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Regional Studies

Abstracts - Spring 2021

Fake News and Disinformation in Modern Statecraft

The revolutionary development and spread of information technology added a new dimension to domestic and external political relations. In modern statecraft, media has been the biggest facilitator of implanting and diffusing public narratives. Information resources have also become instruments of power for states, primarily motivated by realpolitik. In the given circumstances, creating fake news, disinformation, or exaggeration of information has become an instrument of conducting statecraft. This practice largely compromises the fundamental ethics of journalism. Additionally, with the rapid development of modern communication tools, the means for achieving state interests have also diversified. Fake news and disinformation are now increasingly manifest in internal politics and the advancement of interests across borders. In this post-truth era, states must be capable of responding to the challenges created by such disinformation. This paper discusses the incidents of disinformation in major powers like China, the United States, Russia, India, and Pakistan. The paper also debates the moral and ethical dimension of fake news and disinformation in modern statecraft by mainly analysing the practice whilst employing a realist approach.

India: The Changing Security Environment and Regional Stability

The Sino-Indian border clash in summer 2020 had a serious impact on India’s security discourse, casting a significant change in New Delhi’s strategic calculus. To secure its national interests in an unbalanced strategic environment, India sought US support. The US, on its part, orchestrated practical engagement with its alliance partners in Asia to counter China’s assertiveness in the region. Its relationship with India has ever since entered into a new phase of cooperation, where the policies of both countries towards Beijing converge on mutual points of interest. This strategic partnership between the two countries, particularly following border clashes, had an impact on regional equilibrium as well. The decades-old structure of conflict and cooperation and the embedded network of bilateral relationships in the region began to alter. The complex trajectory of the triangular relationship between the US, China, and India emerged as a challenge for Pakistan considering its role as Beijing’s frontline partner. Bangladesh, Nepal, and Sri Lanka having balanced China and India, reoriented their focus toward China and India/US. The Indo-US partnership, however, has its limits since there is a fundamental difference in both states’ approaches to push back China’s assertiveness. India, in its renewed role, is all set to strengthen its strategic depth in bordering areas. The US expects India to play an active role in Free and Open Indo-Pacific (FOIP) in which New Delhi is incapacitated in terms of both military and technology. Given the aforementioned, the apparent convergence of interests seems rather short-lived. Nevertheless, multi-sectoral cooperation has the potential to grow.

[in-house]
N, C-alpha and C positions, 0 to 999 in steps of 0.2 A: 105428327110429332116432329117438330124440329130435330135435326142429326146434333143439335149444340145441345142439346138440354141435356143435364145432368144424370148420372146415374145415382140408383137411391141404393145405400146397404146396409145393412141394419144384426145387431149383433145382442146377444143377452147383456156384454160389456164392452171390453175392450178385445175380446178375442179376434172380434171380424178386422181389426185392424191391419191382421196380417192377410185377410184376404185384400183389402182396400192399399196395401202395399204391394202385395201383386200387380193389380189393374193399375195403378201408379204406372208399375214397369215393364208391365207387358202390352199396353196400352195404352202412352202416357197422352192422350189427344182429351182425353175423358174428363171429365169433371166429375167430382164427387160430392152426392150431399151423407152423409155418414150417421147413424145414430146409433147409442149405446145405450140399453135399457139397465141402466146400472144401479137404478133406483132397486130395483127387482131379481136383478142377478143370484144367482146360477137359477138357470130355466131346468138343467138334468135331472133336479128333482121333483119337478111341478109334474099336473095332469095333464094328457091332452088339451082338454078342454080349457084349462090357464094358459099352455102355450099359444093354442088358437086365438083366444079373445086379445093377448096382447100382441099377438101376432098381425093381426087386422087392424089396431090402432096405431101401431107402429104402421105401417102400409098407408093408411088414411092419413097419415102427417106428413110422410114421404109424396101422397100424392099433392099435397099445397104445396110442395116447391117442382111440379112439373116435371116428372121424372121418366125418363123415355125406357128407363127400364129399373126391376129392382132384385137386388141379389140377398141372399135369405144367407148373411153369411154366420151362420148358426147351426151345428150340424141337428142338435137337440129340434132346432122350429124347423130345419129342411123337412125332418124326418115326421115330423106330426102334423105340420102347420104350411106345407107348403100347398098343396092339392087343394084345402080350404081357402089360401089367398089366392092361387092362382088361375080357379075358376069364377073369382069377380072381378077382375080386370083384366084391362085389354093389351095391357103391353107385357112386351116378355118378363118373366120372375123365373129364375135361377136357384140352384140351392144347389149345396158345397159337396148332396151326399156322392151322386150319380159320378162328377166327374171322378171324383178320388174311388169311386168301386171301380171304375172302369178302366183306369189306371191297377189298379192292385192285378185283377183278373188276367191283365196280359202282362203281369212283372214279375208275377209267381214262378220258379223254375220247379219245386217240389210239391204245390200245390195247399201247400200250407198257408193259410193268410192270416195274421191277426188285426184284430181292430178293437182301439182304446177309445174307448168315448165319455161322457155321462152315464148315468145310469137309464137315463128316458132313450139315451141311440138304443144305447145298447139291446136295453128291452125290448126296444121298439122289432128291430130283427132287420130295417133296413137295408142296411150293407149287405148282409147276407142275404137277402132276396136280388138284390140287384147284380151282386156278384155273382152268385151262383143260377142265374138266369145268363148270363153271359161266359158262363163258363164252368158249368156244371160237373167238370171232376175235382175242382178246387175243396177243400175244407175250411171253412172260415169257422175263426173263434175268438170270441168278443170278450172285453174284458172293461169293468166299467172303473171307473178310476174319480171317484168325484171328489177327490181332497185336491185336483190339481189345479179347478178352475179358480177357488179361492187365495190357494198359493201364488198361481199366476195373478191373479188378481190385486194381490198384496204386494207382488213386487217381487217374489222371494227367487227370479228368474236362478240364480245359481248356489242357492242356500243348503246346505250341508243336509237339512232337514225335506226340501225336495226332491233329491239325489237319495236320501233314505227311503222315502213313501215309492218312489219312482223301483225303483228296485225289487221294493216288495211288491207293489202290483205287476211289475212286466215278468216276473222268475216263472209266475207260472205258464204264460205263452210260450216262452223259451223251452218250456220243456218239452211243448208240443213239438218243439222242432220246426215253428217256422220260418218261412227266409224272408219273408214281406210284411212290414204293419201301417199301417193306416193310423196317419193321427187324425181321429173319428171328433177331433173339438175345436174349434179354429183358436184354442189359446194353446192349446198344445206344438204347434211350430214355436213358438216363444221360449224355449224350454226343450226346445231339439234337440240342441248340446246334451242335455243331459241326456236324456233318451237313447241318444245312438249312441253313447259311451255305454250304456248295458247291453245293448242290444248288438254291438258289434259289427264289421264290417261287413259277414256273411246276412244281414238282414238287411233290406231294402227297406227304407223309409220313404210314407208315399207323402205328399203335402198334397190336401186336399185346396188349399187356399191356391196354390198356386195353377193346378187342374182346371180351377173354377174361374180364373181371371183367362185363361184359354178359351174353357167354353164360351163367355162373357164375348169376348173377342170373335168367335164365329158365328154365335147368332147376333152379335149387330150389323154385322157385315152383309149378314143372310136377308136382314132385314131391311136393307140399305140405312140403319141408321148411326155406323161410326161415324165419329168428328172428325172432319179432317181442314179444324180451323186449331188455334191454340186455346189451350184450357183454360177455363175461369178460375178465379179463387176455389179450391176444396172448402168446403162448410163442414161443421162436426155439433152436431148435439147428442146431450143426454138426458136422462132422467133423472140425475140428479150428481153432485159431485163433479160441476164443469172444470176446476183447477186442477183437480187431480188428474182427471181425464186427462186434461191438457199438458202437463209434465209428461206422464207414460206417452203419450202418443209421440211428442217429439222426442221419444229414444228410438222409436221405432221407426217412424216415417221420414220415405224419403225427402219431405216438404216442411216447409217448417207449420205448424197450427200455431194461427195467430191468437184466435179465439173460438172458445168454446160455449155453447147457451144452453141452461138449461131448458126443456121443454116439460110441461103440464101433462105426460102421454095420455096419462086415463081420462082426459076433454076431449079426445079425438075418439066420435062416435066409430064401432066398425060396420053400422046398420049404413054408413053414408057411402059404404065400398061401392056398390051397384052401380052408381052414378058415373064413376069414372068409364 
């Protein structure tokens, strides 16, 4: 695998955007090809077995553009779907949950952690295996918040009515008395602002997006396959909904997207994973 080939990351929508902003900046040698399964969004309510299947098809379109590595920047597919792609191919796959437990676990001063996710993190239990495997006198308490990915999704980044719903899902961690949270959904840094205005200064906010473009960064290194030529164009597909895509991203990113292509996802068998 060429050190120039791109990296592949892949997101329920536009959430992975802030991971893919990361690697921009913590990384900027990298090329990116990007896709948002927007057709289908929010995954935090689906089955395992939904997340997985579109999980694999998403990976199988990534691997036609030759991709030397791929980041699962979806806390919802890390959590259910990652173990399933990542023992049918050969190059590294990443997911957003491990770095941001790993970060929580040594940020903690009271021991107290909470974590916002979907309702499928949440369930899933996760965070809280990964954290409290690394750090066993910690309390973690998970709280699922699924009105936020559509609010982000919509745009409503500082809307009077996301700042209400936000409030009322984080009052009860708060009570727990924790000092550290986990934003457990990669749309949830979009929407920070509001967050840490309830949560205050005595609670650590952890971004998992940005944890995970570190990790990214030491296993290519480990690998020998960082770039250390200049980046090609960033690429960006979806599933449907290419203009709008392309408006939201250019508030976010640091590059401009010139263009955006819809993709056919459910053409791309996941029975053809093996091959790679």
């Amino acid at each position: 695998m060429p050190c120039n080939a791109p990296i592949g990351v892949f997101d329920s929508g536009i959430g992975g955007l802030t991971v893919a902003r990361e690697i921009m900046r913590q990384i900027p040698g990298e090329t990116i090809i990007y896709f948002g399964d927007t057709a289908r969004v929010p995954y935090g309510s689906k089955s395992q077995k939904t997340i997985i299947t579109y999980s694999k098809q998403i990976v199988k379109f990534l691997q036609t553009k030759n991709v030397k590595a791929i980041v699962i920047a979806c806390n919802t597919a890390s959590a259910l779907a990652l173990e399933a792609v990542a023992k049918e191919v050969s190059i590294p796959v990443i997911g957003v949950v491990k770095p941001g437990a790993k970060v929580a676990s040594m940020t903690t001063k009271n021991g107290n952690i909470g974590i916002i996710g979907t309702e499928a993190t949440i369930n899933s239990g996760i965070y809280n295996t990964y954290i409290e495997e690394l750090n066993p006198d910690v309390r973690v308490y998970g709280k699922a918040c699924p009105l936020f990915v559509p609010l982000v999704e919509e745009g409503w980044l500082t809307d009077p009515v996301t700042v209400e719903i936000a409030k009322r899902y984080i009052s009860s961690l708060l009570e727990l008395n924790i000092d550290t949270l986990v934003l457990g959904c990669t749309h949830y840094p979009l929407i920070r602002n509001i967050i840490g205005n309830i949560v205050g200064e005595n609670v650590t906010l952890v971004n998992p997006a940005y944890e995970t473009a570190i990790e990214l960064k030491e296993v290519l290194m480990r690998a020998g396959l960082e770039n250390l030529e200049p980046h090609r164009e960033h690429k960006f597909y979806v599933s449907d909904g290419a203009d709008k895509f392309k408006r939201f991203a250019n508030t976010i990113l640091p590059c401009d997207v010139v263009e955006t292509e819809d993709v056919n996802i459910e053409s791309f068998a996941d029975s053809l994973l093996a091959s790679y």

Criminalising Nuclear Weapons under International Law

The Treaty on the Prohibition of Nuclear Weapons (TPNW) entered into force on 22 January 2021. It is the right step in the direction to eliminate nuclear weapon possession and deployment. However, the fear remains that this is merely a symbolic step. The tangible and concrete legal consequences of TPNW for nuclear power states remain negligible. No nuclear state or NATO member has ratified the treaty and it seems very unlikely that they will do so in the future. This paper aims to address the illegality of nuclear weapons and argues that the concept existed throughout international law, even before the TPNW was ratified. The examples of various other treaties, of which the nuclear power states are signatories, highlight the already existing illegality of such weapons. Their refusal to sign the treaty can be viewed as nothing more than a hesitancy to give up indiscriminate power. The nuclear power states cannot, legally or in good conscience, refrain from becoming signatories.